- Exhibiting parsimony; sparing in the expenditure of money; frugal to excess
1898, William Graham Sumner, “The Conquest of the United States by Spain”, in War and Other Essays, New Haven, Conn.: Yale University Press, published 1911, OCLC 465785855, page 333:
- Our fathers would have an economical government, even if grand people called it a parsimonious one, and taxes should be no greater than were absolutely necessary to pay for such a government.
- Using a minimal number of assumptions, steps, or conjectures.
2006, Richard Bonneau [et al.], “The Inferelator: An Algorithm for Learning Parsimonious Regulatory Networks from Systems-biology Data Sets de Novo”, in Genome Biology, volume 7, number 5, London: BioMed Central, DOI:10.1186/gb-2006-7-5-r36, ISSN 1474-760X, OCLC 49210873, page R36:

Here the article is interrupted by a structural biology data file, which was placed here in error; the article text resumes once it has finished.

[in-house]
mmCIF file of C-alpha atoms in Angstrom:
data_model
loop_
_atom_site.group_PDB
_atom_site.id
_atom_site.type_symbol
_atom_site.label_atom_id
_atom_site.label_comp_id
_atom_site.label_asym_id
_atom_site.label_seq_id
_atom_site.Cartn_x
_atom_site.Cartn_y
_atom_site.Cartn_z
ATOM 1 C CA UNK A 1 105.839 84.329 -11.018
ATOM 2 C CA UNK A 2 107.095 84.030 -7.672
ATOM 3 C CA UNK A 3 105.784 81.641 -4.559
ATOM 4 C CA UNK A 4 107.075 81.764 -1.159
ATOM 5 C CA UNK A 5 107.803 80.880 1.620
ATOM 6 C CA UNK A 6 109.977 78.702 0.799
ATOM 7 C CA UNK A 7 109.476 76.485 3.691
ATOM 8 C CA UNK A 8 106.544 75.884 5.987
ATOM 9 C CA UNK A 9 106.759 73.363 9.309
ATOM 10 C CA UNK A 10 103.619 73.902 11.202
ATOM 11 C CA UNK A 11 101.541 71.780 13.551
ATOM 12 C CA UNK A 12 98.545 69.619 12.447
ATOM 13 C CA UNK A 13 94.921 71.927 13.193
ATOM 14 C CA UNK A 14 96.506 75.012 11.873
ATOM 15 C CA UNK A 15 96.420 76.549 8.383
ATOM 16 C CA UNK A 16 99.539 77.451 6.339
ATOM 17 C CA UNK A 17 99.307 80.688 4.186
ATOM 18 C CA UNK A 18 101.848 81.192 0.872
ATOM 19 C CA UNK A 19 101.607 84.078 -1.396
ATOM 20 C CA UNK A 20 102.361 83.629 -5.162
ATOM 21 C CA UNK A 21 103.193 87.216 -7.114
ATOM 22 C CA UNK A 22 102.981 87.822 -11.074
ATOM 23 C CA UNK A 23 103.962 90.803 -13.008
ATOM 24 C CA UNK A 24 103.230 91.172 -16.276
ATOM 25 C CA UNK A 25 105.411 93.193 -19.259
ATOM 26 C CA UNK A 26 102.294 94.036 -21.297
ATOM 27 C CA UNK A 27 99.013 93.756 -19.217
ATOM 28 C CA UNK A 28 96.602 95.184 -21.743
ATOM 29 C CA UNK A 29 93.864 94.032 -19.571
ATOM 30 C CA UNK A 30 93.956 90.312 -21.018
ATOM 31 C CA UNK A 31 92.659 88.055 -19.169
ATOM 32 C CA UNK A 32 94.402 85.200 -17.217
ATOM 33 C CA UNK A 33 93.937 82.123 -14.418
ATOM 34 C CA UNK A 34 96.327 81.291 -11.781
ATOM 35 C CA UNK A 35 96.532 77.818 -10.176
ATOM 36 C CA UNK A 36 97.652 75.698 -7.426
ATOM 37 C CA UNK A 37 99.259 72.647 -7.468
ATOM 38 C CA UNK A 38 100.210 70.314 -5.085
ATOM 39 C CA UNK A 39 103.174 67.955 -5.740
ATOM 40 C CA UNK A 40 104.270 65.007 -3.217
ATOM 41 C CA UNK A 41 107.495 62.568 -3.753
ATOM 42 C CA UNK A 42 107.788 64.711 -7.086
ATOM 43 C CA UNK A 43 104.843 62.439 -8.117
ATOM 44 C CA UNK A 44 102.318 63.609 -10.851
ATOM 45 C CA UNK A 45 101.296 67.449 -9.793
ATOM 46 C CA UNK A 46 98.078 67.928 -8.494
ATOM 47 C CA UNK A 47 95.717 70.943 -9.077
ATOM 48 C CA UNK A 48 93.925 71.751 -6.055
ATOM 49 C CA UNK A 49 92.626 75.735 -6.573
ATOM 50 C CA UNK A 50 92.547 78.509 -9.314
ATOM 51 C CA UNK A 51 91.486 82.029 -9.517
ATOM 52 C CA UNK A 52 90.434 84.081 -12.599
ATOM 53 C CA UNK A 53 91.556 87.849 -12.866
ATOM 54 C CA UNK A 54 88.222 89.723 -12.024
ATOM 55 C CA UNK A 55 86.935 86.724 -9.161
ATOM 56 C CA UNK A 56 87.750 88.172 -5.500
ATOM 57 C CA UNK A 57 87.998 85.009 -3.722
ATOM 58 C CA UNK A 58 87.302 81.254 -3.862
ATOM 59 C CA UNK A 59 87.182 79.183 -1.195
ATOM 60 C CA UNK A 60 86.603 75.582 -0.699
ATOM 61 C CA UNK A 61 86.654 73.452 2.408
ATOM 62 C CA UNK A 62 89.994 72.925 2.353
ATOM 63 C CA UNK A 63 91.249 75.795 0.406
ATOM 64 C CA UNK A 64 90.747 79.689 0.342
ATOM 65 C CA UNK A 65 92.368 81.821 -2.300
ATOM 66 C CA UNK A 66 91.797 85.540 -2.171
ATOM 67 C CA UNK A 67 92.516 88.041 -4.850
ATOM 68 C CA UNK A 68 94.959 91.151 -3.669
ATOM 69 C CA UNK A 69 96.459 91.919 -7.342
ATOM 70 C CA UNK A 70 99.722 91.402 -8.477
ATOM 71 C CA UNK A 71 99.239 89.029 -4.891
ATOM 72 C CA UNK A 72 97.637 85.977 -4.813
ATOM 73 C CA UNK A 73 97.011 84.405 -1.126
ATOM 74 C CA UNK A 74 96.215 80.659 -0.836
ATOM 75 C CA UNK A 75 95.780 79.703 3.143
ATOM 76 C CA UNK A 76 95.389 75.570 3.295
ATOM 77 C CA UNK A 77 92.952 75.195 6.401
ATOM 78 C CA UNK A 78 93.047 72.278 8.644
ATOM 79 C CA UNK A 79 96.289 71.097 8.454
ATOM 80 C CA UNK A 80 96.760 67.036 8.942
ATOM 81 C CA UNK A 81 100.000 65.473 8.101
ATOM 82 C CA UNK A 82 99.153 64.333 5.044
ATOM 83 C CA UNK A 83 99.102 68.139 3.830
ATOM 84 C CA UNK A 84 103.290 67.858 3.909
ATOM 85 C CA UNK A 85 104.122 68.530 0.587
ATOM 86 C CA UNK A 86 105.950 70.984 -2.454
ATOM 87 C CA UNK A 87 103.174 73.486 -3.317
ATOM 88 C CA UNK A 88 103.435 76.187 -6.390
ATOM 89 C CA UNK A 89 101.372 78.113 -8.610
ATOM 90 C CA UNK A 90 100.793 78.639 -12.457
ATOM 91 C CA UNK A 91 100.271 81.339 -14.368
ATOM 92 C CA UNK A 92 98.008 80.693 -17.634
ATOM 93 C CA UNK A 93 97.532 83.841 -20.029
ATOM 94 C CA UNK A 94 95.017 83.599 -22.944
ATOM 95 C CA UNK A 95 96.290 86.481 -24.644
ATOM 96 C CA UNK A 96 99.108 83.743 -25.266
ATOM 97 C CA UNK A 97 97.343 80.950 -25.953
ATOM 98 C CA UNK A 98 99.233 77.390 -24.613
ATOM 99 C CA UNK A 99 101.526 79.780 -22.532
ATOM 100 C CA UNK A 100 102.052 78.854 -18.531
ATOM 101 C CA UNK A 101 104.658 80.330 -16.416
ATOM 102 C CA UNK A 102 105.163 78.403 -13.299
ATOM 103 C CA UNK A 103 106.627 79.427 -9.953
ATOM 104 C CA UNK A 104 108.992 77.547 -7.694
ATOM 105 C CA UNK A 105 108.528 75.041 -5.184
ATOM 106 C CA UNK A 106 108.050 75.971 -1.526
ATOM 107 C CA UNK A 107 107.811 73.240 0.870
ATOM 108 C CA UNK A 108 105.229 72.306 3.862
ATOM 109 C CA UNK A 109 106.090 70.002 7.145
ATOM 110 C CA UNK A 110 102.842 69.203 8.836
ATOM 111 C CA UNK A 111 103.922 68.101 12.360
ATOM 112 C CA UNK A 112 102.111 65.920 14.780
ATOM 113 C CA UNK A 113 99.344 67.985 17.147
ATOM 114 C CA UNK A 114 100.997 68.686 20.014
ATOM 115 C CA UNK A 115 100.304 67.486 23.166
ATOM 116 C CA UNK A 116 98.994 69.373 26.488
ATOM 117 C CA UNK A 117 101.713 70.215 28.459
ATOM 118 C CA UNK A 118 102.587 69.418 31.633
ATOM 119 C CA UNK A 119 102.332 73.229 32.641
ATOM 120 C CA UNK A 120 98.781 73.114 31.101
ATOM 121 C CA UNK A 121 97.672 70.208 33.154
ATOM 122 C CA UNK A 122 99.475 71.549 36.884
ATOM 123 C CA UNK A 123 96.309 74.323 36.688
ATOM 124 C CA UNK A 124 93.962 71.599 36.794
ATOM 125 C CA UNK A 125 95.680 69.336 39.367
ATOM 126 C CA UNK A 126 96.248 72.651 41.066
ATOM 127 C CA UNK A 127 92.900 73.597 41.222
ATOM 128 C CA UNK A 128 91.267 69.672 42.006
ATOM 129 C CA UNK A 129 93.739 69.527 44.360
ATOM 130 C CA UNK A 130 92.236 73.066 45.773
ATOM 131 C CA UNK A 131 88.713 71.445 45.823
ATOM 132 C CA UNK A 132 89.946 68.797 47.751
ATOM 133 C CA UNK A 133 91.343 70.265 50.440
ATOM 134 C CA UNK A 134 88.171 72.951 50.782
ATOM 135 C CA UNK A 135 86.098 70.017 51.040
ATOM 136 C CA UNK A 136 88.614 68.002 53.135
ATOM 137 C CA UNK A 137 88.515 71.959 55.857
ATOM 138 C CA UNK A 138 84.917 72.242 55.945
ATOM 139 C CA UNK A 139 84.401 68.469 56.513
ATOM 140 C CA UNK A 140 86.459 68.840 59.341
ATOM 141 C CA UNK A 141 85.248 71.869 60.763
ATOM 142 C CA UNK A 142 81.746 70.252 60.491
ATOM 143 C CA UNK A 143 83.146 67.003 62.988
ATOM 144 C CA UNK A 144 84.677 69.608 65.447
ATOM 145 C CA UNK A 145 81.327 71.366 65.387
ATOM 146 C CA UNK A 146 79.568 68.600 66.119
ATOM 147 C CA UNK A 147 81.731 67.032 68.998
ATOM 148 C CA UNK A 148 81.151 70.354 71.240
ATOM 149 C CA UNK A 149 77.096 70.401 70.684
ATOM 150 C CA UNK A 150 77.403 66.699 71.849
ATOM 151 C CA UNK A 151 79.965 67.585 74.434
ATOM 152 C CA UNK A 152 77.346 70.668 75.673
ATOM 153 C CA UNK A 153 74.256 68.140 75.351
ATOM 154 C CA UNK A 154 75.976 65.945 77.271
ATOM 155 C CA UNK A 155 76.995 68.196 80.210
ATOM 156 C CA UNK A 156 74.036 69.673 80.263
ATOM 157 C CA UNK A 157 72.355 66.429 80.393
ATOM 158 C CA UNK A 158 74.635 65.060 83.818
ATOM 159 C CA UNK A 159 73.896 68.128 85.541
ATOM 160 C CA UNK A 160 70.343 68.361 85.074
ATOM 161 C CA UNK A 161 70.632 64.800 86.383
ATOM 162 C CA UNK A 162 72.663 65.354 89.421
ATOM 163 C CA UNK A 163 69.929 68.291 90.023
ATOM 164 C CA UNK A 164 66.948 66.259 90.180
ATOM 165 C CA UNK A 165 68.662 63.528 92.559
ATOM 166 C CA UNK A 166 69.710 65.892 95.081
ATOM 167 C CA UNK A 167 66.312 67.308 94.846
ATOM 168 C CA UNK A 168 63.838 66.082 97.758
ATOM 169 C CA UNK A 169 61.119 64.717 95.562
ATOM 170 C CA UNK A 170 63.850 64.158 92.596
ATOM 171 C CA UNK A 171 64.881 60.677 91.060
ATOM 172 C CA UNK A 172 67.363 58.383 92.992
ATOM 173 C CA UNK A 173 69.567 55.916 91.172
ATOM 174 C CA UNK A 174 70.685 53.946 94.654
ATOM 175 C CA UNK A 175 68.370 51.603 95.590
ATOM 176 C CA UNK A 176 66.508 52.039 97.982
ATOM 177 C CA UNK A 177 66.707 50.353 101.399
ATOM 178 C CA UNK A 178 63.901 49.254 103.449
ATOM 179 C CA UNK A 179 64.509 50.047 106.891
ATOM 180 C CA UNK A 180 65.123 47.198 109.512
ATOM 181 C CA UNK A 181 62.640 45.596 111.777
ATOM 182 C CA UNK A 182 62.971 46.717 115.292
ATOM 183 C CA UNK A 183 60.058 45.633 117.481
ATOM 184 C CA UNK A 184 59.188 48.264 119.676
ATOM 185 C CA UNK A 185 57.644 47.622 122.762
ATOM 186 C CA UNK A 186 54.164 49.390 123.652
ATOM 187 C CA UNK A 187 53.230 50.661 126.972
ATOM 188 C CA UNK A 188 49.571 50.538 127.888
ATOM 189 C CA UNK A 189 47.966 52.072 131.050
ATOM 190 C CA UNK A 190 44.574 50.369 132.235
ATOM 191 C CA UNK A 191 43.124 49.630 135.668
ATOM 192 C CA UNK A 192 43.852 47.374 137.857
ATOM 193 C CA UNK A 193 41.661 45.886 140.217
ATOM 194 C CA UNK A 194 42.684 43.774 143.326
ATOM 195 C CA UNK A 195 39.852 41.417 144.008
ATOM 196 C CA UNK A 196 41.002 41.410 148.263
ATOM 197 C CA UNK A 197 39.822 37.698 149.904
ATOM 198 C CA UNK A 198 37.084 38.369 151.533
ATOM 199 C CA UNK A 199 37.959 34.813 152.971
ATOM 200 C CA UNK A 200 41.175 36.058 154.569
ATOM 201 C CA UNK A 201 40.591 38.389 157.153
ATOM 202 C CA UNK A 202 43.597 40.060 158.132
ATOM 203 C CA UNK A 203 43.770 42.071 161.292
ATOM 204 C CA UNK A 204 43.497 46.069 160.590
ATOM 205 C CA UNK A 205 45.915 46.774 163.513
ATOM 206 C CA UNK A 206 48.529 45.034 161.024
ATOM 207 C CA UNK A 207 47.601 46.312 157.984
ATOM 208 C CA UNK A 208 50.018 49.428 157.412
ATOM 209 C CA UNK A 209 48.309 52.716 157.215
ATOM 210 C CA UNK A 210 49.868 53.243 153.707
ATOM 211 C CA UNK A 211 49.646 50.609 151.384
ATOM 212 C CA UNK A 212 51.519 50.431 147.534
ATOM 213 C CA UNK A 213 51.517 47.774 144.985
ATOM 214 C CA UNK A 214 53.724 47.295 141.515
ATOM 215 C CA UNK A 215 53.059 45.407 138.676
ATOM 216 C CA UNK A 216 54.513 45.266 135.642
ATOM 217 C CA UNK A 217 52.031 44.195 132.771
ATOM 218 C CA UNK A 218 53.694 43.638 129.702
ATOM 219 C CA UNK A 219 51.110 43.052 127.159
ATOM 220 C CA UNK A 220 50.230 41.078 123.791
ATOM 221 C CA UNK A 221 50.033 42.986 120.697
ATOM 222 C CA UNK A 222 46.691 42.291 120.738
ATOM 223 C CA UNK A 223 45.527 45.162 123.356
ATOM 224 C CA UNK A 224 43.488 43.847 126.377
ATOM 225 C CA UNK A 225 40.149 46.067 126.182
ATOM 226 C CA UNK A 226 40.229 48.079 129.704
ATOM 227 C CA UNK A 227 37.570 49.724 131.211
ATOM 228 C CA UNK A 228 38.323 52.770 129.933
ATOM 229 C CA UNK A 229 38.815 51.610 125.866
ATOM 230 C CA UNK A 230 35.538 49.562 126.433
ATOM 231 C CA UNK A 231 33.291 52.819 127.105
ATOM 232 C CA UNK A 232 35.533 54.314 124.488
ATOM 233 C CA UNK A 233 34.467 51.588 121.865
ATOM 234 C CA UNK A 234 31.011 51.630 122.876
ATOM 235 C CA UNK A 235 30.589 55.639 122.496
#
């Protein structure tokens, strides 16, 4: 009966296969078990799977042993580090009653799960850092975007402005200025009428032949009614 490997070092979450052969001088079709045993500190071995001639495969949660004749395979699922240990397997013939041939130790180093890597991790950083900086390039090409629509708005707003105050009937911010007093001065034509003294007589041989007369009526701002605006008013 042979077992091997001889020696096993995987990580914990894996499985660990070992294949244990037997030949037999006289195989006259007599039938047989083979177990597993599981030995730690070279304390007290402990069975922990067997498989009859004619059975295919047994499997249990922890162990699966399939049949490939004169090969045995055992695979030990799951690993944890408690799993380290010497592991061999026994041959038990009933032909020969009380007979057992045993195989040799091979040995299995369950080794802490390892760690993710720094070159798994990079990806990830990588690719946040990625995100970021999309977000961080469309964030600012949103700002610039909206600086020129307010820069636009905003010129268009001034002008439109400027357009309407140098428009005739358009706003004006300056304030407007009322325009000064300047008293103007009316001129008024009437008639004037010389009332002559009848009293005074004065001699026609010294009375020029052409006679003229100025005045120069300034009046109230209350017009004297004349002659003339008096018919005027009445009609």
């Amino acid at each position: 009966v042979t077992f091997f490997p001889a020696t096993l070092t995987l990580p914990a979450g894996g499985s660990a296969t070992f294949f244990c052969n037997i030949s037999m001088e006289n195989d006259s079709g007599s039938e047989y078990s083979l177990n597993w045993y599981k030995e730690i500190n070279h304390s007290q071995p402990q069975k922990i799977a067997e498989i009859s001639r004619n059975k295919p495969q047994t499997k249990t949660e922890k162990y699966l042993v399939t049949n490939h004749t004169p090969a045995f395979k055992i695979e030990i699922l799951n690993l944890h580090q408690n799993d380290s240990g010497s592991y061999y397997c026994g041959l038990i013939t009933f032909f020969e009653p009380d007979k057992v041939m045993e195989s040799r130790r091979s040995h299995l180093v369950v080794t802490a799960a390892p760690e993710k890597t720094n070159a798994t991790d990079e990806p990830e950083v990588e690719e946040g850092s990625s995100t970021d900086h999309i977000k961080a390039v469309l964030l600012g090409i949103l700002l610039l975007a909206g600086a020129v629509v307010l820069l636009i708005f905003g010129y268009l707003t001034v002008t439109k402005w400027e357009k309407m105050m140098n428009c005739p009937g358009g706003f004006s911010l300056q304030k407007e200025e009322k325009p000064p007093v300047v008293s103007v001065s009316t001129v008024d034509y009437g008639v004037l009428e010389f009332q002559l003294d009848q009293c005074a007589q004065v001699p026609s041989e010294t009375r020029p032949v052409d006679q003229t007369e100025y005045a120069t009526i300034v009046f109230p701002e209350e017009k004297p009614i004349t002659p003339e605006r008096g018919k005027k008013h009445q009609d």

- Statistical methods offer the ability to enforce parsimonious selection of the most influential potential predictors of each gene's state.
- (sports) Not conceding many goals.
2015 May 25, Daniel Taylor, “Norwich reach Premier League after early blitz sees off Middlesbrough”, in The Guardian, London, archived from the original on 1 November 2015:
- They played like a team that was in a hurry to get back to the Premier League. Norwich City had dismantled the most parsimonious defence in the Championship inside the opening quarter of an hour and at the final whistle it was the yellow end, rather than Middlesbrough’s banks of red, where the euphoria could be found.
- See also Thesaurus:stingy
(sport) not conceding many goals